I recently returned from attending the Western Dairy Management Conference in Reno, Nevada. Attendance at the event exceeded that from 2011 – the last time the conference convened. This was encouraging given that the dairy industry continues to be a volatile marketplace.

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Editor and Podcast Host / Progressive Dairy

Still, several I talked to made the comment that it seemed there were more sales reps and industry consultants in attendance than dairymen. Final confirmation of such will still be weeks away when registrations are counted and analyzed.

Regardless, the observation underscores a fact: Our industry is consolidating. But how fast?

This question is always on my mind this time of year as I attend many industry events and as predictions for the upcoming year’s milk price are often pessimistic. At the same time each year, Progressive Dairyman also reviews the USDA’s National Agricultural Statistics Service’s 2012 preliminary milk production report.

We’ve pulled out the most critical measurements from the data and displayed them on a large, pull-out poster. This issue contains one free copy for you. (Contact me if you’re interested in receiving more copies.)


One of the most interesting presentations at the conference in Reno came from Torsten Hemme of the International Farm Comparison Network .

He explained how his group of worldwide dairy researchers categorizes the demographics of every country’s dairy industry. They stereotype dairies into one of three categories – household farms, family farms and business farms.

Most dairies in the world fit into the “household farm” category. In fact, few would likely know that the world’s average herd size is three cows. These dairies exist solely to provide nutrition for the families or villages that own and milk these cows.

Seventy-eight percent of the world’s dairies fall into this category. These dairies are not high-production, yet they harvest about one-third of the world’s milk supply, much of which is consumed locally.

“Family farms” have up to 300 cows and are characterized by the fact that most of the labor is done by the family. While they might provide some income, these families likely have another income besides that of the farm. Twenty-two percent of the world’s farms fit into this category.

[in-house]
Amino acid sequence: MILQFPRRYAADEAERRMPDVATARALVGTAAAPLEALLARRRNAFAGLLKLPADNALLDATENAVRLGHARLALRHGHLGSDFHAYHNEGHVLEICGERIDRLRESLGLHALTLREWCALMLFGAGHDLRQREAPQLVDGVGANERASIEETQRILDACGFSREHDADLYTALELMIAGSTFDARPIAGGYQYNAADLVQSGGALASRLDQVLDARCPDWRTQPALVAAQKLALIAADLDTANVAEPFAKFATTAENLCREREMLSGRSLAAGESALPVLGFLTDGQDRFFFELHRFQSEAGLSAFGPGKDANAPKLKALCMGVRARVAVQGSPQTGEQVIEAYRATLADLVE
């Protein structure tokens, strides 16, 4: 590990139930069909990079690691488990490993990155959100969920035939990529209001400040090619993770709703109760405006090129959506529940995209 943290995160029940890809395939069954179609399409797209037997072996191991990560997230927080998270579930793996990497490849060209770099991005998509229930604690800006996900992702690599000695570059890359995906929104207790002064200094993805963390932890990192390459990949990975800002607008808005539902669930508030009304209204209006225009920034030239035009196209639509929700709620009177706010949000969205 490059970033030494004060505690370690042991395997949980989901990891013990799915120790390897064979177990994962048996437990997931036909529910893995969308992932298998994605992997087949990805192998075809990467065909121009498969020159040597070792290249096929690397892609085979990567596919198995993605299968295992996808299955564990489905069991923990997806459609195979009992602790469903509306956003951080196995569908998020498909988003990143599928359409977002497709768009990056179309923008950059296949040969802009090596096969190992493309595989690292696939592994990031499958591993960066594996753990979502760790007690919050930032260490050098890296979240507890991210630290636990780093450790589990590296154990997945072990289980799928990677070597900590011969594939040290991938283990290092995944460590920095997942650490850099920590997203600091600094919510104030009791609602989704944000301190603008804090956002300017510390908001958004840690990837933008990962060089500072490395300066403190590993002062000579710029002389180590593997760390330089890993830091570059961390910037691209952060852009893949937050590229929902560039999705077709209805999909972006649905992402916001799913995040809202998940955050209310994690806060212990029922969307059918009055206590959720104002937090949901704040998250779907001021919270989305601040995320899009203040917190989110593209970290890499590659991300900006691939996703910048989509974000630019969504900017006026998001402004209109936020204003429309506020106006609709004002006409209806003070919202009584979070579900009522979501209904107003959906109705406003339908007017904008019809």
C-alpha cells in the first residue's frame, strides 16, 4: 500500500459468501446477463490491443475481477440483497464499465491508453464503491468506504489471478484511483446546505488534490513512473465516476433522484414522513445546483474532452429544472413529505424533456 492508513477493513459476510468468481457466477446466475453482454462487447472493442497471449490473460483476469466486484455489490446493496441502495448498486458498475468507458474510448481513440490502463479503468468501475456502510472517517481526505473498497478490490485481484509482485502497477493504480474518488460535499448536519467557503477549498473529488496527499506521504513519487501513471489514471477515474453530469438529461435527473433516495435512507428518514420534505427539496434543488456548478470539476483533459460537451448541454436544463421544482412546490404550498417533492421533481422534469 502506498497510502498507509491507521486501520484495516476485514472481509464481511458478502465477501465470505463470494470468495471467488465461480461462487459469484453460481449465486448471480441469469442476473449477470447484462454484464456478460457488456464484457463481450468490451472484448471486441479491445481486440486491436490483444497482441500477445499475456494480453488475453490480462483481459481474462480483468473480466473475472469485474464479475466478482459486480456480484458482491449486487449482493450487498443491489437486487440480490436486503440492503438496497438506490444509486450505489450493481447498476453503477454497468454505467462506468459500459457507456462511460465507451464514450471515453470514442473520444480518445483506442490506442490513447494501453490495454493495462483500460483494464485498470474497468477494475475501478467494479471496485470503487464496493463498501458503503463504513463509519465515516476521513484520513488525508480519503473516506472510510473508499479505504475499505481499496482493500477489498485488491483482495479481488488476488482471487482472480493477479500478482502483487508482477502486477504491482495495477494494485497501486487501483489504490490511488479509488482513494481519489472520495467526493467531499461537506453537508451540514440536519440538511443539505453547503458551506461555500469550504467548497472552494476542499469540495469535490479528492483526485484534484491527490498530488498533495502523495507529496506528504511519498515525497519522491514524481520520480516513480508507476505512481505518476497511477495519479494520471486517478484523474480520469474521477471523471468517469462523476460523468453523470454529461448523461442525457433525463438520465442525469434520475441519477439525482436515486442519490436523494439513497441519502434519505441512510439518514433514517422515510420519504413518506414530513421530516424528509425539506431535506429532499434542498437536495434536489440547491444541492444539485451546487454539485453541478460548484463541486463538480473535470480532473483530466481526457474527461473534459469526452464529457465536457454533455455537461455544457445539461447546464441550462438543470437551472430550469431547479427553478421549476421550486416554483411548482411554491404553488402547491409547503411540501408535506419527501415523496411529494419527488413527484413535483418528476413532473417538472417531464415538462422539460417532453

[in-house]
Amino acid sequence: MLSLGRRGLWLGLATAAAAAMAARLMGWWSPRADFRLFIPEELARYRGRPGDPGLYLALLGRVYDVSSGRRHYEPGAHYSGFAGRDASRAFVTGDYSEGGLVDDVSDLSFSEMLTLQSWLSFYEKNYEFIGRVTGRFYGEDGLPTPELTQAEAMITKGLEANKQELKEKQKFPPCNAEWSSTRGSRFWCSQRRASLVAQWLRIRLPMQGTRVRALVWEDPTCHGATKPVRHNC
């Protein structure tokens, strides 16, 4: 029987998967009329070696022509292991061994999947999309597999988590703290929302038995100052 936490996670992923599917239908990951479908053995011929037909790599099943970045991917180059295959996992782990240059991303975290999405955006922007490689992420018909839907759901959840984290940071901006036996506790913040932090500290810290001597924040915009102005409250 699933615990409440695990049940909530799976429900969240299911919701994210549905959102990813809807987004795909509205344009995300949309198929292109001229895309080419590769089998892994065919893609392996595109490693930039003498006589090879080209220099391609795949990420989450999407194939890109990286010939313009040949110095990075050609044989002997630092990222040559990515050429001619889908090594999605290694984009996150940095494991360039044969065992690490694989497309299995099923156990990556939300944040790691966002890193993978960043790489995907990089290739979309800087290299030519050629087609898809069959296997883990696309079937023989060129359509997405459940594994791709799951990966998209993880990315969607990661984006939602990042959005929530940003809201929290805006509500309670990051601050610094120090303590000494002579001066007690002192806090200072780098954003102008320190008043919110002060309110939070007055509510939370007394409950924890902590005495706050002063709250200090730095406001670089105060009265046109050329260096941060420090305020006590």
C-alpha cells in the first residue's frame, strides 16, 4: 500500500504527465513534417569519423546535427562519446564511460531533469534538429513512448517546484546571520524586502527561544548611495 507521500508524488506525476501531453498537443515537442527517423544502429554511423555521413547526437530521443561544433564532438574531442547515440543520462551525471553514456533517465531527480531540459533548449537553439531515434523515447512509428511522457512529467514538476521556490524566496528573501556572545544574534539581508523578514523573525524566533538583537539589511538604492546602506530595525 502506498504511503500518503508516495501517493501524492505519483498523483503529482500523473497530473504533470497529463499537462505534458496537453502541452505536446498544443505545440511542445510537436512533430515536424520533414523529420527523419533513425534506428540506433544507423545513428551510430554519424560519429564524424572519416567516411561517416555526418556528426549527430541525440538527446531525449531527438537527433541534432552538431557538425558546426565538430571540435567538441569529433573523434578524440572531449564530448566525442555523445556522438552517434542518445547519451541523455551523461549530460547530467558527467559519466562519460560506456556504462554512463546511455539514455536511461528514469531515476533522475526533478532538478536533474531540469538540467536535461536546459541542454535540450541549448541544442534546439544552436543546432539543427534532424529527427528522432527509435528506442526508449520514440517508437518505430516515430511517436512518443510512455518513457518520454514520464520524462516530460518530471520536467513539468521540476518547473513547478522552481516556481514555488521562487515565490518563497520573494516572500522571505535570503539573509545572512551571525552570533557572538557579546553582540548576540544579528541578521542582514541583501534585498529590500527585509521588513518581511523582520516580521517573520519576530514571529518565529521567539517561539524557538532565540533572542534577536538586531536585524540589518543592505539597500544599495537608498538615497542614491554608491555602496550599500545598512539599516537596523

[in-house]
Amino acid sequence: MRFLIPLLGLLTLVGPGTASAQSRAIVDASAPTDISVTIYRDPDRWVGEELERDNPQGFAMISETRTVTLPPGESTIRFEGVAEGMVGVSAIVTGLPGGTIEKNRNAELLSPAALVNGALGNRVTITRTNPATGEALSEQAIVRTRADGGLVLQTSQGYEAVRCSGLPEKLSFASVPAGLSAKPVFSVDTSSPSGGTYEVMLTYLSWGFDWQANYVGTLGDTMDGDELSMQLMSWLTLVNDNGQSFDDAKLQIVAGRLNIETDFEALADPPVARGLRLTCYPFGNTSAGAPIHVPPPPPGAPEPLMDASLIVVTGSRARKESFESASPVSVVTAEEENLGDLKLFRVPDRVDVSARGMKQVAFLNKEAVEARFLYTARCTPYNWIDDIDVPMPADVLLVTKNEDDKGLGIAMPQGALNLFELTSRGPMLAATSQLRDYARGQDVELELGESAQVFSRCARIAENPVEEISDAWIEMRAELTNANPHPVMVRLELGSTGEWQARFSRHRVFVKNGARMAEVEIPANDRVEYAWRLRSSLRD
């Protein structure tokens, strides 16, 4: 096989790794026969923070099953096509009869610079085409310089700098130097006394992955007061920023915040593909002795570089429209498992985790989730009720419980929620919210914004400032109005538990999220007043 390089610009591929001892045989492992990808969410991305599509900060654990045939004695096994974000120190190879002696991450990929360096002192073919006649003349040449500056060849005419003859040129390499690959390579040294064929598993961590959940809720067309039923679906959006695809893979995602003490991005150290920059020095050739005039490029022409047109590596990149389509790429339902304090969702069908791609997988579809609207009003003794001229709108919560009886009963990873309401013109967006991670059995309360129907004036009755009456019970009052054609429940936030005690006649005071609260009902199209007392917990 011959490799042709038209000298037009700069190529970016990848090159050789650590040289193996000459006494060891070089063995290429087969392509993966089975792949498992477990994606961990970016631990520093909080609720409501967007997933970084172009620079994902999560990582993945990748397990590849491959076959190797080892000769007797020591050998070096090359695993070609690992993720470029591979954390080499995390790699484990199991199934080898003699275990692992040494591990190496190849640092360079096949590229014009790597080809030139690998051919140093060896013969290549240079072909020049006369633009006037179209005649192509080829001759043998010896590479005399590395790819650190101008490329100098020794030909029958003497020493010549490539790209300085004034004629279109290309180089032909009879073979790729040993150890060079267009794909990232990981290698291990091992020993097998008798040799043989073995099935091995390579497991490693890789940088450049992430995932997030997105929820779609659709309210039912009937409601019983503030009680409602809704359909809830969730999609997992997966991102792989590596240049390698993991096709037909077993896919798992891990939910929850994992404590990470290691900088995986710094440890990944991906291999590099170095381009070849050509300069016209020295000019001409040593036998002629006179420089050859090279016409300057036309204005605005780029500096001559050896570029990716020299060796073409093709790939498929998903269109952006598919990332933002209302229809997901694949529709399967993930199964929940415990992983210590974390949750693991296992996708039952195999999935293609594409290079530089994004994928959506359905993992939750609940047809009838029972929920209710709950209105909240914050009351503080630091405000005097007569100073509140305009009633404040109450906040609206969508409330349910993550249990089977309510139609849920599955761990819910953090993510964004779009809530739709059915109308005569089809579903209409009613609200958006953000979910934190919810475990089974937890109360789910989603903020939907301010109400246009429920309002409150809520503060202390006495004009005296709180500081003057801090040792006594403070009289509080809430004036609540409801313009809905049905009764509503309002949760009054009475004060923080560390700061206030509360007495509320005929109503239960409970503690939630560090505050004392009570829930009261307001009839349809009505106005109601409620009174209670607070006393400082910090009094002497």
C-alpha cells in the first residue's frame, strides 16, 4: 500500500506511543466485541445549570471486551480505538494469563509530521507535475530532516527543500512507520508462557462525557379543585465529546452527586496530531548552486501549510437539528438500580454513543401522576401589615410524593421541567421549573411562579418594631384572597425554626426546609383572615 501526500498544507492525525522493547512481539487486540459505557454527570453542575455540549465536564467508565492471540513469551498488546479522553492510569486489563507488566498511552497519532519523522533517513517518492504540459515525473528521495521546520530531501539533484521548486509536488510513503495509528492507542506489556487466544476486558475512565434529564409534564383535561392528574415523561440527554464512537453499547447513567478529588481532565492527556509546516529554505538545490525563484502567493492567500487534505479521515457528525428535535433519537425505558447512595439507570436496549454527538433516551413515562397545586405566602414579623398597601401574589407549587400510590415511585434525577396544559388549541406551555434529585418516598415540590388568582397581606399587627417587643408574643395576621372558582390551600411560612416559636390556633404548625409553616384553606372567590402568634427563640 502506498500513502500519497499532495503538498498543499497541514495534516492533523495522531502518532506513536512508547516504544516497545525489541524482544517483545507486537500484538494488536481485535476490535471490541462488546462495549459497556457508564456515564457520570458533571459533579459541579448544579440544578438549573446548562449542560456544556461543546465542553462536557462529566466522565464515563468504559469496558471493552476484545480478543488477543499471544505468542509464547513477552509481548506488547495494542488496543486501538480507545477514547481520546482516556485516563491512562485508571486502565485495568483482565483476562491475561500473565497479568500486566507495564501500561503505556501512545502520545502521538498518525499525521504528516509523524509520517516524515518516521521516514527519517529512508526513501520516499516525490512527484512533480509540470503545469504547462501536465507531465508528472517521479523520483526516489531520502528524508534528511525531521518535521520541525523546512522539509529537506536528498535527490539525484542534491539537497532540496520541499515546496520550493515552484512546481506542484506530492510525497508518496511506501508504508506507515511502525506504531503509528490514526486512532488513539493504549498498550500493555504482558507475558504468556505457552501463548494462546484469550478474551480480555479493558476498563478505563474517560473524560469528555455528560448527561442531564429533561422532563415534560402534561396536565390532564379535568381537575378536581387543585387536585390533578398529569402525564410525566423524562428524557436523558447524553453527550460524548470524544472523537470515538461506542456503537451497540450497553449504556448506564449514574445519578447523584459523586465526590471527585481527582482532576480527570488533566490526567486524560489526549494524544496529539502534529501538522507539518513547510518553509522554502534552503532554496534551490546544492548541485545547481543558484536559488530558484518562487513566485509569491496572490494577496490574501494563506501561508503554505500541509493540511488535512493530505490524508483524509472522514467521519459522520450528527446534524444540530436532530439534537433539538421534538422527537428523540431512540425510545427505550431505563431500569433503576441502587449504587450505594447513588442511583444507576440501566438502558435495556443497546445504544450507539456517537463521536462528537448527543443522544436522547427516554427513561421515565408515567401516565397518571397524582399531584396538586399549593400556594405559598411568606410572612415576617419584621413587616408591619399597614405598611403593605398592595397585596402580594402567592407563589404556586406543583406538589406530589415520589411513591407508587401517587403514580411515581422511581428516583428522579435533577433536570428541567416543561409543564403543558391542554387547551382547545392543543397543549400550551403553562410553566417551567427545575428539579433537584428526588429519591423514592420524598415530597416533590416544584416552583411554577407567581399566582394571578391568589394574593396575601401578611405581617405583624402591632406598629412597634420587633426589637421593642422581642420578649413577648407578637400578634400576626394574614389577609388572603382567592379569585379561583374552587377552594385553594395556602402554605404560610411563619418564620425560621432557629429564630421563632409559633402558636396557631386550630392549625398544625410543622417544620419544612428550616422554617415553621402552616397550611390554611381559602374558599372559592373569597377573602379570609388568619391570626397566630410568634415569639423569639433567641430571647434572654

“Business farms,” or those that exist to make a profit for their owners or investors, make up less than 1 percent of the world’s dairies. But these dairies produce one-third of the world’s milk.

Most of our country’s dairies are family or business farms. (Interestingly, Torsten predicted that 2013 would be an up-year for worldwide dairy prices. It was welcome optimism among the crowd of mostly business farms in attendance.)

This issue contains an interesting article about Nassim Taleb’s new book, Anti-Fragile . ( Click here to view this article) I have not yet read it, but it’s on my to-read list. The review includes data on the half-life of U.S. dairies. USDA statistics show that the number of operations with dairy cattle – both milking them for consumption at home or for marketing – halves itself every 12 years.

I was curious if that rate was different for licensed dairies – only those that milk with the purpose of marketing it – those family and business farms. It was not.

Using linear regression analysis to estimate number of licensed dairies in the past, I estimate that the half-life of licensed dairies is slightly longer than 12. History shows every 16 years one in every two licensed dairies will go out of business.

I also calculated the predicted weighted-average half-life of U.S. dairies by herd size. (The average was weighted for number of licensed operations per state.)

What it showed was that states with average herd sizes between 100 and 500 cows – two-thirds of all states – had a half-life that was faster than or equal to the national average of 16 years.

I’ve written before about these “teenager dairies.” In the next decade and a half, these dairies seem to be the most at risk for decline. The take-home message for me was – go big or stay small. Either option will give your dairy the best chance to stay alive the longest. PD

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